“Teamwork remains the one sustainable competitive advantage that has been largely untapped.” ~ Patrick Lencioni, Overcoming the Five Dysfunctions of a Team (Jossey-Bass, 2005)
Corporations increasingly organize workforces into teams, a practice that gained popularity in the ’90s. By 2000, roughly half of all U.S. organizations used the team approach; today, virtually all do.
There are several barriers to achieving great work from teams:
- Some individuals are faster (or better) on key tasks.
- Developing and maintaining teams can prove costly and time-consuming.
- Some individuals do less work, relying on others to complete assigned tasks.
- Team members aren’t always clear about roles and responsibilities, and they sometimes avoid conflict in favor of consensus.
Despite these potential pitfalls, effective teams benefit from combined talent and experience, more diverse resources and greater operating flexibility. Research in the last decade demonstrates the superiority of group decision-making over even the brightest individual’s singular contributions.
Beyond perfunctory team-building training sessions, what’s needed for teams to perform optimally? How can they evolve into resourceful, high-performing units?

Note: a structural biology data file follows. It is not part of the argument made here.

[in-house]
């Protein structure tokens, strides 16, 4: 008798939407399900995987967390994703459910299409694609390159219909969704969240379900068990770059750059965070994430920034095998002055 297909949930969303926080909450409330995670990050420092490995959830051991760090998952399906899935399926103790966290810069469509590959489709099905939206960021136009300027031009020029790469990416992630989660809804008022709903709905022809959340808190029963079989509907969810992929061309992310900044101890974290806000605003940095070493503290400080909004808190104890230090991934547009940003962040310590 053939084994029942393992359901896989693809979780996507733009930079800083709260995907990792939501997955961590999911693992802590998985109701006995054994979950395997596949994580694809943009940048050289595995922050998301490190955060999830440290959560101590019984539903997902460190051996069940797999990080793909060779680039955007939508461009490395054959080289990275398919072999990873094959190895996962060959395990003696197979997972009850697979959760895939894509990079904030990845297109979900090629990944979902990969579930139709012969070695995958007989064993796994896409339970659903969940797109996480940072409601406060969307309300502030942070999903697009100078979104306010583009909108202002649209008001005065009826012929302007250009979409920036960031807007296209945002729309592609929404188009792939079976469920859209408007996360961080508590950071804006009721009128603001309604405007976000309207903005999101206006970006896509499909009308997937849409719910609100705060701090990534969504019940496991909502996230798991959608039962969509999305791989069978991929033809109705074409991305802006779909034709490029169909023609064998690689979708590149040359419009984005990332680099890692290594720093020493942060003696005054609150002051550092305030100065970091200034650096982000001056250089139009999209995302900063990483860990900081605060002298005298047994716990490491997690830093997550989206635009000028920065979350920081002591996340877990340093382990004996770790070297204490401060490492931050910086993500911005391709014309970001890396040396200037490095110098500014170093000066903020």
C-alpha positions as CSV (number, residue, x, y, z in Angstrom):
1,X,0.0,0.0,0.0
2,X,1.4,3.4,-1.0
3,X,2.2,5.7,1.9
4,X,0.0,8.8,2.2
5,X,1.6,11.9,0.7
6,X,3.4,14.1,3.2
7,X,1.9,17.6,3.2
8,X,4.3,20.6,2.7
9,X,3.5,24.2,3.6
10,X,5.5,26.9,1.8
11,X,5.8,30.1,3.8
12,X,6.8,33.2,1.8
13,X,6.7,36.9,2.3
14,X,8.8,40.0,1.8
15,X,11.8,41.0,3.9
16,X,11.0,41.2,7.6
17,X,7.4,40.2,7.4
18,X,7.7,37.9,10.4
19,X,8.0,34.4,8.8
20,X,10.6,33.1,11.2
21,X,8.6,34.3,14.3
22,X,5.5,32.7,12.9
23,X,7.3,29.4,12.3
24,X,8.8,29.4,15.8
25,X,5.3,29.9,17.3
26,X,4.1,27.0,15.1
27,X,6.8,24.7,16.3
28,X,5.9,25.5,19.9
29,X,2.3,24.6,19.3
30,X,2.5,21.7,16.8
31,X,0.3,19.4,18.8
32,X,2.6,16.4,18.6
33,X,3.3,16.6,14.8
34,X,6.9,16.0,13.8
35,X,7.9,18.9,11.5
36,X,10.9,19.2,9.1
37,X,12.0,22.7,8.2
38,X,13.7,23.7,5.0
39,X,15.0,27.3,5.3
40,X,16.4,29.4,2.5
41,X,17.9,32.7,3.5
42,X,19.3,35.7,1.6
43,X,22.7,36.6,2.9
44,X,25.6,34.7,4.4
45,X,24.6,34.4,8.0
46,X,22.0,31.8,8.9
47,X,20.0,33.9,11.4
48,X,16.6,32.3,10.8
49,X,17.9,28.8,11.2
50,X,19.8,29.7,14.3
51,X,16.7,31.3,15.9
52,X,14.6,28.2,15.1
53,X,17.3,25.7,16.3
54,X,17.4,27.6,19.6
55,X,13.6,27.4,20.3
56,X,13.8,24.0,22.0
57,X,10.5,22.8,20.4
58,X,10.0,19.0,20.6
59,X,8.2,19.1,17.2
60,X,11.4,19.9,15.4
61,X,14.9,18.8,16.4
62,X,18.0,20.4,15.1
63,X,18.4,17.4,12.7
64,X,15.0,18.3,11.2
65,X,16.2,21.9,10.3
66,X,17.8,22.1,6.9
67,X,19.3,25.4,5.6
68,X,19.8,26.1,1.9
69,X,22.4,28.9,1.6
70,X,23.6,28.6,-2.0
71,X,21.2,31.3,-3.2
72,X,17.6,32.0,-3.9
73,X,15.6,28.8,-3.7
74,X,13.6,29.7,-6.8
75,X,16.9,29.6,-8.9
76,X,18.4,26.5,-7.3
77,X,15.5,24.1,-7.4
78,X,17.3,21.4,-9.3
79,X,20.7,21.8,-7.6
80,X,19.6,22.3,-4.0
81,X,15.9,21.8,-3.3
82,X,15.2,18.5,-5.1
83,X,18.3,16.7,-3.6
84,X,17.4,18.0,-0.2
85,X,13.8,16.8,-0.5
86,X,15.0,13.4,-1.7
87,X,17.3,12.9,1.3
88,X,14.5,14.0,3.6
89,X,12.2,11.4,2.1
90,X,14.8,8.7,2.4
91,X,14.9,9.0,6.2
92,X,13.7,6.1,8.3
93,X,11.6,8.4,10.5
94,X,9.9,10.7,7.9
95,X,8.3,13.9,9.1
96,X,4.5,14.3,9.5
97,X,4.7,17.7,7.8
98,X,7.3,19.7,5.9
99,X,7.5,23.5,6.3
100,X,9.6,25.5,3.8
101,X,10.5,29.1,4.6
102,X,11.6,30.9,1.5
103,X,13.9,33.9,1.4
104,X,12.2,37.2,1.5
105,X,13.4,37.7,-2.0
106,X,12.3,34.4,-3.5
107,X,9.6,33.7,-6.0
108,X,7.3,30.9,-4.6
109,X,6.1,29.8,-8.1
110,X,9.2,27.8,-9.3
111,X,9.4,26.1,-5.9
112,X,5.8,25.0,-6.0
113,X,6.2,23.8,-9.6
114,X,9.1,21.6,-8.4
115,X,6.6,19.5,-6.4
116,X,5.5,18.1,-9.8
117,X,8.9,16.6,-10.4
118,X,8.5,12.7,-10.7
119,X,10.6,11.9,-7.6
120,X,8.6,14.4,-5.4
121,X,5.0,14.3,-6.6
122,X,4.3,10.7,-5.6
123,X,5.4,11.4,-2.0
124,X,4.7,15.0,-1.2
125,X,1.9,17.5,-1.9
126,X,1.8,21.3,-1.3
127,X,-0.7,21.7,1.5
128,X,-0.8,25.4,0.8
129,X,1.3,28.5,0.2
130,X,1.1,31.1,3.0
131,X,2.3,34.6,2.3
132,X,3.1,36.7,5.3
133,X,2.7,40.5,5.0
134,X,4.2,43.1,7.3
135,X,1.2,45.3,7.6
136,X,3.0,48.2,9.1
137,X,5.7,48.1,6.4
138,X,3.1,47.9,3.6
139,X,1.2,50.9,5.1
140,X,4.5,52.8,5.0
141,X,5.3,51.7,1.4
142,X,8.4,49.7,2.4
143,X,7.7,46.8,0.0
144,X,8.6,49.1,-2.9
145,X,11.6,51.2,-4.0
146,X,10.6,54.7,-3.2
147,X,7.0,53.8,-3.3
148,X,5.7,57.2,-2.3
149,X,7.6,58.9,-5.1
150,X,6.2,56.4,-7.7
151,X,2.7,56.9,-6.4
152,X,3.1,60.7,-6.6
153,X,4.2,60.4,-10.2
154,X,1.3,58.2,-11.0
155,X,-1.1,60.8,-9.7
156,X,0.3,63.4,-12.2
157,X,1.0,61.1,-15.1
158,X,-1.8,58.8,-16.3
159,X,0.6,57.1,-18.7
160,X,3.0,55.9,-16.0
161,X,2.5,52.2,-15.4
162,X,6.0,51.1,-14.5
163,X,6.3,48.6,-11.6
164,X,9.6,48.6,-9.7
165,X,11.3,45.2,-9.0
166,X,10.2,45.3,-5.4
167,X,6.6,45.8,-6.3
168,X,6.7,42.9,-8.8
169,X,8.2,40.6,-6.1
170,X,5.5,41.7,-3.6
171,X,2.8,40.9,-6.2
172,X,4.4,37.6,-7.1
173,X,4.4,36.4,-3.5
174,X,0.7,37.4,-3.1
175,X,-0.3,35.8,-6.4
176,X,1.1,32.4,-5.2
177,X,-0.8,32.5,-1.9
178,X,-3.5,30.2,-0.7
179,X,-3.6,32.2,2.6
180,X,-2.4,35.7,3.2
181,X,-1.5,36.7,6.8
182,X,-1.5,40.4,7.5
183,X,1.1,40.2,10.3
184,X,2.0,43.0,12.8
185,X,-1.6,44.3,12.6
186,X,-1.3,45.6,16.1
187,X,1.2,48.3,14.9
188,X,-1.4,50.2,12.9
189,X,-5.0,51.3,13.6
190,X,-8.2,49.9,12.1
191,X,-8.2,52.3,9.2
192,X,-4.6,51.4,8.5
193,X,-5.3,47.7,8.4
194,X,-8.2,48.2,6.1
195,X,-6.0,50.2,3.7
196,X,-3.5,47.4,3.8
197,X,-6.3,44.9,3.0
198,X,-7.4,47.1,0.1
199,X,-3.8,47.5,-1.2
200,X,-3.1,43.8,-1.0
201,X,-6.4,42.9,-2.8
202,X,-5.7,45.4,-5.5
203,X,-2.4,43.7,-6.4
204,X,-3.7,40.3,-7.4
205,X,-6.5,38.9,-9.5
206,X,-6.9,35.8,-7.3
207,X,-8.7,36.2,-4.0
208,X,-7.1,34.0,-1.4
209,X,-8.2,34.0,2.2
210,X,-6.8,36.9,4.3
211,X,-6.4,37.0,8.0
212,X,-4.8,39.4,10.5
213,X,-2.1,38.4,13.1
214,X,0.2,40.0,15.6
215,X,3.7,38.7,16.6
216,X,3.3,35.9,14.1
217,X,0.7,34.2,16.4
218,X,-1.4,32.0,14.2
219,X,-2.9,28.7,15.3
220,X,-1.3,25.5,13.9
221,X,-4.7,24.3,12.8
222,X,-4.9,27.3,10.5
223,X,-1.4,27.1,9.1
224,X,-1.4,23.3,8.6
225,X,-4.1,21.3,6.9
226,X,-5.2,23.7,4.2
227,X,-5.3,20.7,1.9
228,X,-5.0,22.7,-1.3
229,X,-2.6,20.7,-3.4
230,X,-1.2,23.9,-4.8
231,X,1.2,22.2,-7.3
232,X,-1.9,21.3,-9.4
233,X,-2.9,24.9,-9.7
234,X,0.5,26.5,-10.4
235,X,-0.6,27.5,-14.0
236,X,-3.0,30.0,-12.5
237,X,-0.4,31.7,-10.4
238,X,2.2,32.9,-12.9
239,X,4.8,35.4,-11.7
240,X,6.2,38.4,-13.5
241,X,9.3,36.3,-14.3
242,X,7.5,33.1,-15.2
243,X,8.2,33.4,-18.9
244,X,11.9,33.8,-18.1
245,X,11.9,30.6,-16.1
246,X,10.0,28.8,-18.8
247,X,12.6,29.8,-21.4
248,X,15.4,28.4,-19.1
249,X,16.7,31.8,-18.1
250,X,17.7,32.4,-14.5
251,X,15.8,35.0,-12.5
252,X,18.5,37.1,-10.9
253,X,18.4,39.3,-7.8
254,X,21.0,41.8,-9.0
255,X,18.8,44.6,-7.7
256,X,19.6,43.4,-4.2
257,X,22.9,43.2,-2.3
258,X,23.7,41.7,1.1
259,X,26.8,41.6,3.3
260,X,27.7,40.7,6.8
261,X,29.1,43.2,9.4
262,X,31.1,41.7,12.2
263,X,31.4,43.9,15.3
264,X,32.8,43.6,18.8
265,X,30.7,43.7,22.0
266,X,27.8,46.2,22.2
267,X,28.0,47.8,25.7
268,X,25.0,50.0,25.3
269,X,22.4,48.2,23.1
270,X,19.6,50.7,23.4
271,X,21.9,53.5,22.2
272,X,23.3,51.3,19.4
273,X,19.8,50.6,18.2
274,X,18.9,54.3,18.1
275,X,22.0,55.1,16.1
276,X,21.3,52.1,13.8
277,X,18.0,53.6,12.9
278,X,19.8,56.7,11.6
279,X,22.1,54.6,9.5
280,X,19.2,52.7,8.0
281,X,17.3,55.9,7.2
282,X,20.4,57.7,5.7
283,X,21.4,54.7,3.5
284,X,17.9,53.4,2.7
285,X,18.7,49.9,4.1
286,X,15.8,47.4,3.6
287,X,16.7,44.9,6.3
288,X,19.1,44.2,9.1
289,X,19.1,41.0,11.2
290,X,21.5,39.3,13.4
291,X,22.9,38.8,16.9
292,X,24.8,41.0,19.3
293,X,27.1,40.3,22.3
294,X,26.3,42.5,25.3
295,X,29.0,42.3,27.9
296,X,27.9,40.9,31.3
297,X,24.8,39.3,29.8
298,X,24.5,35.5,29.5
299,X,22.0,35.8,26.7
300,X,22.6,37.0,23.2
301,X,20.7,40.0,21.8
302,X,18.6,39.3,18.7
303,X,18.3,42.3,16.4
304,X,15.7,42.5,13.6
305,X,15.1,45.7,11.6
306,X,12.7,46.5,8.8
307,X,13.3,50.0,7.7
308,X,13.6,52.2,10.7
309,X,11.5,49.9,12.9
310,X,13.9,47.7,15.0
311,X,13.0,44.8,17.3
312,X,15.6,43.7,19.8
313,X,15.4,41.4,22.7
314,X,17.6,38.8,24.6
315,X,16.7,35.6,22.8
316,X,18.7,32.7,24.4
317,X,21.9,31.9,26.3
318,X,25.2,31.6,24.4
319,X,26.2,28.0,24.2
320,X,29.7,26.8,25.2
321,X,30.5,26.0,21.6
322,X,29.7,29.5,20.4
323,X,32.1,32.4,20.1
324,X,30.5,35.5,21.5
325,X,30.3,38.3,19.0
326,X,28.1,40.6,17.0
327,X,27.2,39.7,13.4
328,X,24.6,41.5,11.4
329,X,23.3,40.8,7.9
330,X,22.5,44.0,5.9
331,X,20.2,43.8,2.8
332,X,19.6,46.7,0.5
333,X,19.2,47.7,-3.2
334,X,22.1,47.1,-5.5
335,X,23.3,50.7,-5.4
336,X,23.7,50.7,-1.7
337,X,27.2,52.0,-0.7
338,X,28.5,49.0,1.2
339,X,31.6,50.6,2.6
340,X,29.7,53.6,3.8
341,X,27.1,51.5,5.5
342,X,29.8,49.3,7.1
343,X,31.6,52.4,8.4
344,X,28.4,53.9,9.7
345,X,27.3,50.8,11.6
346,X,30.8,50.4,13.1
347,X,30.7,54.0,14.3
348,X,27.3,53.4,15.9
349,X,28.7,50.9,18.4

This article examines the 4 elements of effective teams, and suggests ways to create a resourceful, high-performing team unit.
This is a brief synopsis of a 1,450-word and an 860-word article and Article Nuggets,*suitable for consultants’ newsletters for executives and leaders in organizations. It is available for purchase with full reprint rights, which means you may put your name on it and use it in your newsletters, blogs or other marketing materials. You may also modify it and add your personal experiences and perspectives.
The complete article includes these important concepts:
- What Makes a Great Team?
- Define Your Team
- Build Your Team
- Thematic Goals
- Putting the “TEAM” in Teams
- Identify Gaps
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*Article Nuggets: The same article broken up into 3-5 blog-style sections suitable for a series of blog posts or shorter newsletter articles.